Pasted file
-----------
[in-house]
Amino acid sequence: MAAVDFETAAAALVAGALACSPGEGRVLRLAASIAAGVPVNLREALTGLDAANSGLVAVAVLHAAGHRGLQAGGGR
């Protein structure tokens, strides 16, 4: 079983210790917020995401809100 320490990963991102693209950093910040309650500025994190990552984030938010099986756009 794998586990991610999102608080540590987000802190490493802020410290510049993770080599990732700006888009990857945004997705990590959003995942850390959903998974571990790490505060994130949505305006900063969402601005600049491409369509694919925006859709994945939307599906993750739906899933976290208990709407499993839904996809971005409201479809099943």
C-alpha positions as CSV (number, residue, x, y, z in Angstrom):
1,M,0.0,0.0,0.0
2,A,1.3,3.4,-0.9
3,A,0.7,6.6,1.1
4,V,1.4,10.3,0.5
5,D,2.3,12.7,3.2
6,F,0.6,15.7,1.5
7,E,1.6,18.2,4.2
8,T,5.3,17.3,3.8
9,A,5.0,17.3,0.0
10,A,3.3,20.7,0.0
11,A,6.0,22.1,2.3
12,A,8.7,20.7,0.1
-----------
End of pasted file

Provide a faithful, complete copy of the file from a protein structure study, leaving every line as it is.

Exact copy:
[in-house]
Amino acid sequence: MAAVDFETAAAALVAGALACSPGEGRVLRLAASIAAGVPVNLREALTGLDAANSGLVAVAVLHAAGHRGLQAGGGR
């Protein structure tokens, strides 16, 4: 079983210790917020995401809100 320490990963991102693209950093910040309650500025994190990552984030938010099986756009 794998586990991610999102608080540590987000802190490493802020410290510049993770080599990732700006888009990857945004997705990590959003995942850390959903998974571990790490505060994130949505305006900063969402601005600049491409369509694919925006859709994945939307599906993750739906899933976290208990709407499993839904996809971005409201479809099943």
C-alpha positions as CSV (number, residue, x, y, z in Angstrom):
1,M,0.0,0.0,0.0
2,A,1.3,3.4,-0.9
3,A,0.7,6.6,1.1
4,V,1.4,10.3,0.5
5,D,2.3,12.7,3.2
6,F,0.6,15.7,1.5
7,E,1.6,18.2,4.2
8,T,5.3,17.3,3.8
9,A,5.0,17.3,0.0
10,A,3.3,20.7,0.0
11,A,6.0,22.1,2.3
12,A,8.7,20.7,0.1